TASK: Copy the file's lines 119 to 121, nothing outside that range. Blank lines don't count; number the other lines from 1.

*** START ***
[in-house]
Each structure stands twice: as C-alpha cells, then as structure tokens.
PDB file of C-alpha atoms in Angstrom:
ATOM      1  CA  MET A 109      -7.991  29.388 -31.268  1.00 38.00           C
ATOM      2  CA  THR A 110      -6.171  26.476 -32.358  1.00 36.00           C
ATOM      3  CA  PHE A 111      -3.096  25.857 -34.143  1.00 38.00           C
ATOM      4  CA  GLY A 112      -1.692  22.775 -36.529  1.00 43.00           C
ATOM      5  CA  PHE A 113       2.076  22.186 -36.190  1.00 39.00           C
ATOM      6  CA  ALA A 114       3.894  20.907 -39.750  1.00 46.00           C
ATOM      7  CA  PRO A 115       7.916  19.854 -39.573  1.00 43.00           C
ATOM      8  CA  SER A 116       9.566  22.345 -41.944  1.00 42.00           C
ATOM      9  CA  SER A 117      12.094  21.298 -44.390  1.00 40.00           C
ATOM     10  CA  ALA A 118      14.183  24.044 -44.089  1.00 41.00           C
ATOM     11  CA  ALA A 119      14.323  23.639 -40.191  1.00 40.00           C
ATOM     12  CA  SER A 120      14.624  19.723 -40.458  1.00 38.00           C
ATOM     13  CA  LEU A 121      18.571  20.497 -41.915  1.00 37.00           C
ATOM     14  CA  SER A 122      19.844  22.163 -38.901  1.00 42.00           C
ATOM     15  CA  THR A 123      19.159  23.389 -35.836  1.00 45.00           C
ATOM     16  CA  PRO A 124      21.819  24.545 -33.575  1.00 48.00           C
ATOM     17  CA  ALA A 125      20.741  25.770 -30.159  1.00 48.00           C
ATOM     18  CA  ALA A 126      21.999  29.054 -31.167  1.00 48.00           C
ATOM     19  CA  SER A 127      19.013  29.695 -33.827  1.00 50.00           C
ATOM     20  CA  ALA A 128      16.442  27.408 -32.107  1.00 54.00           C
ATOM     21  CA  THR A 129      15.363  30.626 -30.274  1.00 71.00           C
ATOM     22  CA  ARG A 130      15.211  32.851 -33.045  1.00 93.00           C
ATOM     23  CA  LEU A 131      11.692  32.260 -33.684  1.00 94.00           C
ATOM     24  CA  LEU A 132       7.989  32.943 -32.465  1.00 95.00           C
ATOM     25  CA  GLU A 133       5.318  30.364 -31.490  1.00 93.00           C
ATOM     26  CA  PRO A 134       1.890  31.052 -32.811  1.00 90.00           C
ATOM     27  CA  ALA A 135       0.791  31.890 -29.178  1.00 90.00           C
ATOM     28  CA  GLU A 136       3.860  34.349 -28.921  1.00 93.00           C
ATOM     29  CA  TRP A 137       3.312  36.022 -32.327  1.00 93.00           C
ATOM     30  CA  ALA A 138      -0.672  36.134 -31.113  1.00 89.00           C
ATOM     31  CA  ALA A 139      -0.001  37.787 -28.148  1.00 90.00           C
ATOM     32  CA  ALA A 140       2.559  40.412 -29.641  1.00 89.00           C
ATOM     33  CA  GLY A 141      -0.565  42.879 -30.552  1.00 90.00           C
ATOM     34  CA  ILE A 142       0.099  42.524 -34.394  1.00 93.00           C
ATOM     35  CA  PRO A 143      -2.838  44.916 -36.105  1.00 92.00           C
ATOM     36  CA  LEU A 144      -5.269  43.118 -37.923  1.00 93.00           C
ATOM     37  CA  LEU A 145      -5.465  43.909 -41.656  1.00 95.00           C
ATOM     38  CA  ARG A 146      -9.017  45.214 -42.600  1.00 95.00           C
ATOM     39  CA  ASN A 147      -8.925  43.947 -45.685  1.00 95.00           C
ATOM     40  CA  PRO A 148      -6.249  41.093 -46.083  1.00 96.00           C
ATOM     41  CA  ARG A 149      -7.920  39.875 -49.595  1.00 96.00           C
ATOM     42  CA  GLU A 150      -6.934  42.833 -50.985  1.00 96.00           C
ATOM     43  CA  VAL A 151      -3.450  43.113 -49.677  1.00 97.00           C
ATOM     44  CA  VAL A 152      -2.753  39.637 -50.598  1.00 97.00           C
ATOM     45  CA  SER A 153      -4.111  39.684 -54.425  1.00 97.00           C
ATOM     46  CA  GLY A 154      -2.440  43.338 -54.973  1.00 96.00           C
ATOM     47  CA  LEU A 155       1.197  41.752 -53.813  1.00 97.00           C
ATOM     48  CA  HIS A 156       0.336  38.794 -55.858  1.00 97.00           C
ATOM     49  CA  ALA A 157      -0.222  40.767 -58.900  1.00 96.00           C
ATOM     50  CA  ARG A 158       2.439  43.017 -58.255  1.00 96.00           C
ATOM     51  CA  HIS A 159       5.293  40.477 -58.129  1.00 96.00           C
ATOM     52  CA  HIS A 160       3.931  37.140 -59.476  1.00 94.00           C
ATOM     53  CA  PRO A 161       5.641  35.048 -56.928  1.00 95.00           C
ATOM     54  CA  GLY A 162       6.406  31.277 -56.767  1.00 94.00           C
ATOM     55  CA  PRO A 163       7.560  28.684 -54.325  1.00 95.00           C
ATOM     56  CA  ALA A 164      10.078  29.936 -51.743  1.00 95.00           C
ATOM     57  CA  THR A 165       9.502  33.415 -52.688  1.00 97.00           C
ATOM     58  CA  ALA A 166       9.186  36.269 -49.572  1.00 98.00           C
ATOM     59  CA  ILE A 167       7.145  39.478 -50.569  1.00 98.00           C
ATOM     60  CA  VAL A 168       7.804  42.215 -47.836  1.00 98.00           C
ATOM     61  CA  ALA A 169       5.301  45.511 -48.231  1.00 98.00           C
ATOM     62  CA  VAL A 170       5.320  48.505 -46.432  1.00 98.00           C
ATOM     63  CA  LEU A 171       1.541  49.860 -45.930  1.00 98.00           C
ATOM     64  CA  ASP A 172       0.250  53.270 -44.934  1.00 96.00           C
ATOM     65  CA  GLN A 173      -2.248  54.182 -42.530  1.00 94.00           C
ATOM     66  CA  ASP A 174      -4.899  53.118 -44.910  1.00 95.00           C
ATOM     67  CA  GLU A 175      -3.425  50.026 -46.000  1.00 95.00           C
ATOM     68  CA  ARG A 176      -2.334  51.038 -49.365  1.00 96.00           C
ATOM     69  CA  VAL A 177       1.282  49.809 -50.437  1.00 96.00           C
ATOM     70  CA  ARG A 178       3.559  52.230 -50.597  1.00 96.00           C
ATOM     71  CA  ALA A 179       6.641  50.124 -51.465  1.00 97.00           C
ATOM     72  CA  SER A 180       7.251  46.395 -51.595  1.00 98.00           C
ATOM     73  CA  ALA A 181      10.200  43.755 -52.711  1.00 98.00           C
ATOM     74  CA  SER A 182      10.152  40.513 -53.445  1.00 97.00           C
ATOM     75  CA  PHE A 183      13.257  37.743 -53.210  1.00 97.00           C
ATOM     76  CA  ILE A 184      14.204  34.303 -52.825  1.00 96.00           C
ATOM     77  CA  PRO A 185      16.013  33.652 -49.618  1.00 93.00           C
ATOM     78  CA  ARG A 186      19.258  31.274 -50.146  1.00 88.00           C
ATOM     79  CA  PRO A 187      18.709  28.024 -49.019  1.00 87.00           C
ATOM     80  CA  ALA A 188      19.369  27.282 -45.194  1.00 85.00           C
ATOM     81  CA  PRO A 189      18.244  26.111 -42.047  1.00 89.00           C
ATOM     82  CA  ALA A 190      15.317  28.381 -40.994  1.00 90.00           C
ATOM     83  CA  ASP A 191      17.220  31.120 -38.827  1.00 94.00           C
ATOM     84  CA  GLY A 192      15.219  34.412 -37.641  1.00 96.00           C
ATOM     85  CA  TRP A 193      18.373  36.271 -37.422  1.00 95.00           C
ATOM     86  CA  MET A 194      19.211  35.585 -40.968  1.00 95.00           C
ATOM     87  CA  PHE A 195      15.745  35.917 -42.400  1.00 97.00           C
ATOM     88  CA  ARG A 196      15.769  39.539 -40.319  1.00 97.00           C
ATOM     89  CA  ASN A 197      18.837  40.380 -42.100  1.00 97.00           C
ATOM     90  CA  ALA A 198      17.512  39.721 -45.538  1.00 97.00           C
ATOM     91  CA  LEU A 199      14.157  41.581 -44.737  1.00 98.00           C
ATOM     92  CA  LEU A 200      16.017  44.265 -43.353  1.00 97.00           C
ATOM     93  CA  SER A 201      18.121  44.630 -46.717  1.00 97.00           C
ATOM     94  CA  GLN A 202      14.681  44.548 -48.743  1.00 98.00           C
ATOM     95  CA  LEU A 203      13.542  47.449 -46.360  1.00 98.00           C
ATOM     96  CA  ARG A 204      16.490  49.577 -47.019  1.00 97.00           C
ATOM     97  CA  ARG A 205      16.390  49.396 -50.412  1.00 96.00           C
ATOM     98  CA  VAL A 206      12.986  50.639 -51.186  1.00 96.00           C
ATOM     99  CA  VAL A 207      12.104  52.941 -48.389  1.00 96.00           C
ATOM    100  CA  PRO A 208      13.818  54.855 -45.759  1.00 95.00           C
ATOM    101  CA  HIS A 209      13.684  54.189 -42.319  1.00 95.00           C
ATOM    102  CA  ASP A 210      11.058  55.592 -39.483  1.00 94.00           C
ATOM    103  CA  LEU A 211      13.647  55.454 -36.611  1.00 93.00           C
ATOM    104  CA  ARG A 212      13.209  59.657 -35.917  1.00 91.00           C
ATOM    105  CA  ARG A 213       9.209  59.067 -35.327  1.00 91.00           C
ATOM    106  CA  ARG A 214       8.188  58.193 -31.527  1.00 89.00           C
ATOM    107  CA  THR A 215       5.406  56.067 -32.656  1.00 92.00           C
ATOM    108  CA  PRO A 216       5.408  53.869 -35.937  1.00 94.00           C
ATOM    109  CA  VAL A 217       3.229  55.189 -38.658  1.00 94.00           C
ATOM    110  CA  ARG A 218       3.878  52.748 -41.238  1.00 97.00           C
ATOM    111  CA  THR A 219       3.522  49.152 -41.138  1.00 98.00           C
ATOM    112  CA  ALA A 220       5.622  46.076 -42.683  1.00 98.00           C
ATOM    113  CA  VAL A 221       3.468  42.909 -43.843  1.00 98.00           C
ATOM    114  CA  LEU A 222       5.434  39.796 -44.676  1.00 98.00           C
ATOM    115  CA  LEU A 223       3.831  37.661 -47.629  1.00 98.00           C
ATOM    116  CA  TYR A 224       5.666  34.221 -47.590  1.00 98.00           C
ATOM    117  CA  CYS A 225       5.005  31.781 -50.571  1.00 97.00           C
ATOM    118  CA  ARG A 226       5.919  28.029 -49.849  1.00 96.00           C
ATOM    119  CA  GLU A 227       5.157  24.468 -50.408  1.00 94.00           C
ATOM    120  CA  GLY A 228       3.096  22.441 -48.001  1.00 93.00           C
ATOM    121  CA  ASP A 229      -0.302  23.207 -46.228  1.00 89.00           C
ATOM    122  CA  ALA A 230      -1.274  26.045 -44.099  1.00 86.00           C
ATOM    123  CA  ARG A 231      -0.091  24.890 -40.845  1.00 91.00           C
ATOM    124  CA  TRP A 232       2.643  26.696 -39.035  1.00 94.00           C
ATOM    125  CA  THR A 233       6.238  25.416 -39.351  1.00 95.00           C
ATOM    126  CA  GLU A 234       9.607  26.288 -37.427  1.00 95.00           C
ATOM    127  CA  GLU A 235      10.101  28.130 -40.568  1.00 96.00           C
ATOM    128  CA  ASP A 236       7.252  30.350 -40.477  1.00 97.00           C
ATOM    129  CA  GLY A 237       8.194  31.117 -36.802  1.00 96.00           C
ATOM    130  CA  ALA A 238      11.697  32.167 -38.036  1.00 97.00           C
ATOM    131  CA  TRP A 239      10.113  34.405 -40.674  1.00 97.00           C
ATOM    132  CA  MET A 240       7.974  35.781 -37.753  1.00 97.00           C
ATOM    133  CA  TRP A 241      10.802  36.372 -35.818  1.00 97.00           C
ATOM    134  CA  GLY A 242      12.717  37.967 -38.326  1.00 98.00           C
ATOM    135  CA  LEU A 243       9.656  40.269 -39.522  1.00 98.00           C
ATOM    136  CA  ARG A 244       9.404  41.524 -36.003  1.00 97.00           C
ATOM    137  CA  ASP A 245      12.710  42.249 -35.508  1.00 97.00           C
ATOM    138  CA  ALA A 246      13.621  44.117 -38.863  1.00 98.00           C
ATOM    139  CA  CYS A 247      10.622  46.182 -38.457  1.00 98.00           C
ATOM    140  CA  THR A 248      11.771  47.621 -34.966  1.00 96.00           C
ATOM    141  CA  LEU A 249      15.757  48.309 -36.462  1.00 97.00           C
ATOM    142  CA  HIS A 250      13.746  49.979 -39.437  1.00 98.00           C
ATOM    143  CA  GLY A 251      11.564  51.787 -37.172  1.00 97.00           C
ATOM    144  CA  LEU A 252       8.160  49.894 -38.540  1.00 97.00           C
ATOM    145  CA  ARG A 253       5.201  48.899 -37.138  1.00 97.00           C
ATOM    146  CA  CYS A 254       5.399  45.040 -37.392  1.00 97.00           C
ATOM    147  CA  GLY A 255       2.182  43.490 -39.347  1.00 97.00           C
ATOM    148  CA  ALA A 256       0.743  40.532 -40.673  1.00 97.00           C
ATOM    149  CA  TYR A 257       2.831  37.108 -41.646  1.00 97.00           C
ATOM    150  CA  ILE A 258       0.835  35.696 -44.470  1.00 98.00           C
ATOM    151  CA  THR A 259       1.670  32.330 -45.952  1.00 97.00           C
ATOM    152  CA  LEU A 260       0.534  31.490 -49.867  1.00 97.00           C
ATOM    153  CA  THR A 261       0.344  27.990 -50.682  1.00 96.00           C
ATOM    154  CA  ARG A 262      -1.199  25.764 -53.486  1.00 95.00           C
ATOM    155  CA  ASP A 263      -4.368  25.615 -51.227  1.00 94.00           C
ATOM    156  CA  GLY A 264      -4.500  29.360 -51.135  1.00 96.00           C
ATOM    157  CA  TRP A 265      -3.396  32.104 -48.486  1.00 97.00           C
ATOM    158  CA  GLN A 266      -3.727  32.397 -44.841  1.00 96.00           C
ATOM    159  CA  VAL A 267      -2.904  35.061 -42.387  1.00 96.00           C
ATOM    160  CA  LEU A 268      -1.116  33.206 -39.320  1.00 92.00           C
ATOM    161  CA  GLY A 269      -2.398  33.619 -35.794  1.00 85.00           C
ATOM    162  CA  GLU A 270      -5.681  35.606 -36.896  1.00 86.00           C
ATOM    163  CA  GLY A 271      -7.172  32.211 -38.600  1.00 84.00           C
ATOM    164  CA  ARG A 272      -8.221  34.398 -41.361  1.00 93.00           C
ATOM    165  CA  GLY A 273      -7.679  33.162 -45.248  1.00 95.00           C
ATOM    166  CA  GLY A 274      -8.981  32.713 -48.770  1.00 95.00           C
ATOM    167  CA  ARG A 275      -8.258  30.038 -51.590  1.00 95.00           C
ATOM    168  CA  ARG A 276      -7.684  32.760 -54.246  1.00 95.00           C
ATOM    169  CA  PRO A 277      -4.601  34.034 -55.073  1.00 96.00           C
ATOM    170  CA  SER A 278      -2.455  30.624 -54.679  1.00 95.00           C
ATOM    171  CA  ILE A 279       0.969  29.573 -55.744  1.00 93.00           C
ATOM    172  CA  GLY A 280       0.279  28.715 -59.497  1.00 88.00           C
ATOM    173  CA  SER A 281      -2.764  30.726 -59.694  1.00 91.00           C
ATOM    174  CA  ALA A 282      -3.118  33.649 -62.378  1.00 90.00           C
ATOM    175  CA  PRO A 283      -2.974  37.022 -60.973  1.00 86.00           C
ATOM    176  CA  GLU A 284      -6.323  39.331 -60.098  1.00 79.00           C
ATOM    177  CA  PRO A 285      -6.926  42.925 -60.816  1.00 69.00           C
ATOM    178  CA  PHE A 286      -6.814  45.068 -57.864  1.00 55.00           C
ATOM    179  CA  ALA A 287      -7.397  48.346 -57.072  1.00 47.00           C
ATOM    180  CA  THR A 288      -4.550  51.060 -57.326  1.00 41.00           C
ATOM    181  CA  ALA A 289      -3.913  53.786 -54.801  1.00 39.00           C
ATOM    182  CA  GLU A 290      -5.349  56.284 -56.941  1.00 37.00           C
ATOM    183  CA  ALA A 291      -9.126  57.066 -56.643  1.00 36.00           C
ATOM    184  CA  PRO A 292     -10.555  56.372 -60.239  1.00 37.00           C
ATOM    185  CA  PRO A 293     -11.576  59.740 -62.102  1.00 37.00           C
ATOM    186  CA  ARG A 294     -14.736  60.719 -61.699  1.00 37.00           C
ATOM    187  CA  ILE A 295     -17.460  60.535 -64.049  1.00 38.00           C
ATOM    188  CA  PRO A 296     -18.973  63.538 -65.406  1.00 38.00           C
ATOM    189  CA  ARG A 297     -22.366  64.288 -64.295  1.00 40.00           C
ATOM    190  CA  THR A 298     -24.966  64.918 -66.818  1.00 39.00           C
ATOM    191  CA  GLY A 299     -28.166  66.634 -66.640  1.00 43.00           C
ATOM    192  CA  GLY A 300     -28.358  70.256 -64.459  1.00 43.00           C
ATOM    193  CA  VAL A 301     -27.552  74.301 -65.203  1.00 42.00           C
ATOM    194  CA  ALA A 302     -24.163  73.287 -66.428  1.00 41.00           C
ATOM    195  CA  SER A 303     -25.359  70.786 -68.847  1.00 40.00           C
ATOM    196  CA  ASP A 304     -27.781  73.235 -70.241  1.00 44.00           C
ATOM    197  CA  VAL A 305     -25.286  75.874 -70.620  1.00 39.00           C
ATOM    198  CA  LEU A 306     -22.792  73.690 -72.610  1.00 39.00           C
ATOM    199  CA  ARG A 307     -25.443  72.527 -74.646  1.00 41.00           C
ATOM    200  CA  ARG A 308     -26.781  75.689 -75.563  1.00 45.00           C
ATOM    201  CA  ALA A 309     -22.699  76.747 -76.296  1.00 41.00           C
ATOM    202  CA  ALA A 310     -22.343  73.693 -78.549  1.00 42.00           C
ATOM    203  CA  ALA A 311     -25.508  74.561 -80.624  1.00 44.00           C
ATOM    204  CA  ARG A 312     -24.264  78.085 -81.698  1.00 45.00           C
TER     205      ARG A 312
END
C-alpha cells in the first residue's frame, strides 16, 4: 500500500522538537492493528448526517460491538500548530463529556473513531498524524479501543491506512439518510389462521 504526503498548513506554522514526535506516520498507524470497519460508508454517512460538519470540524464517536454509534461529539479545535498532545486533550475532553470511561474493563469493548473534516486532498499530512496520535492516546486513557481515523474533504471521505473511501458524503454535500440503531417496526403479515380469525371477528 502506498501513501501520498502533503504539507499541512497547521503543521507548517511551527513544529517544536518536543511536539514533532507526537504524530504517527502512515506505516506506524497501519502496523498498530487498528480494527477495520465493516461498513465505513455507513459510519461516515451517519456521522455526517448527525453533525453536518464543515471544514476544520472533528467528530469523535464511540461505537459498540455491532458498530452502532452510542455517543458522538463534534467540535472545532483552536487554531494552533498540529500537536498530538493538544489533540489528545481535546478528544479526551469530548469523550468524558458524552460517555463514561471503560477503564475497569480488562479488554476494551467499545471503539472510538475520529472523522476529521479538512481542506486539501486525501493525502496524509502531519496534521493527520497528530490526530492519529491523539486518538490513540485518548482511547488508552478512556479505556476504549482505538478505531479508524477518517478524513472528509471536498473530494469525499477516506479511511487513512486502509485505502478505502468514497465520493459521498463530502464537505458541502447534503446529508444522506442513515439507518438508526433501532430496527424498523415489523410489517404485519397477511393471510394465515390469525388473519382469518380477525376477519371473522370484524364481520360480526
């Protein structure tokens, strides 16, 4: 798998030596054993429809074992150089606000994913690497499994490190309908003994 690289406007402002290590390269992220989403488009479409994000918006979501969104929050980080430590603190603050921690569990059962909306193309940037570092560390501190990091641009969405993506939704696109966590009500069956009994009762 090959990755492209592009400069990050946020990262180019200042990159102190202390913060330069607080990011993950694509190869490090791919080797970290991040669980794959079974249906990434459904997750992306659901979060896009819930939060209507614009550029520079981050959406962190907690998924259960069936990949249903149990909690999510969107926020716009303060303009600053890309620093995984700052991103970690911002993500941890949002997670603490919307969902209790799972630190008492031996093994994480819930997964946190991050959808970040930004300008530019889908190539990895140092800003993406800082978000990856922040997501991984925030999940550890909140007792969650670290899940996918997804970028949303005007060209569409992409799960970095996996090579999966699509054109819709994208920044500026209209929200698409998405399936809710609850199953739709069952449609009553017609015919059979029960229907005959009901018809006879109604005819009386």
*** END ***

ATOM    116  CA  TYR A 224       5.666  34.221 -47.590  1.00 98.00           C
ATOM    117  CA  CYS A 225       5.005  31.781 -50.571  1.00 97.00           C
ATOM    118  CA  ARG A 226       5.919  28.029 -49.849  1.00 96.00           C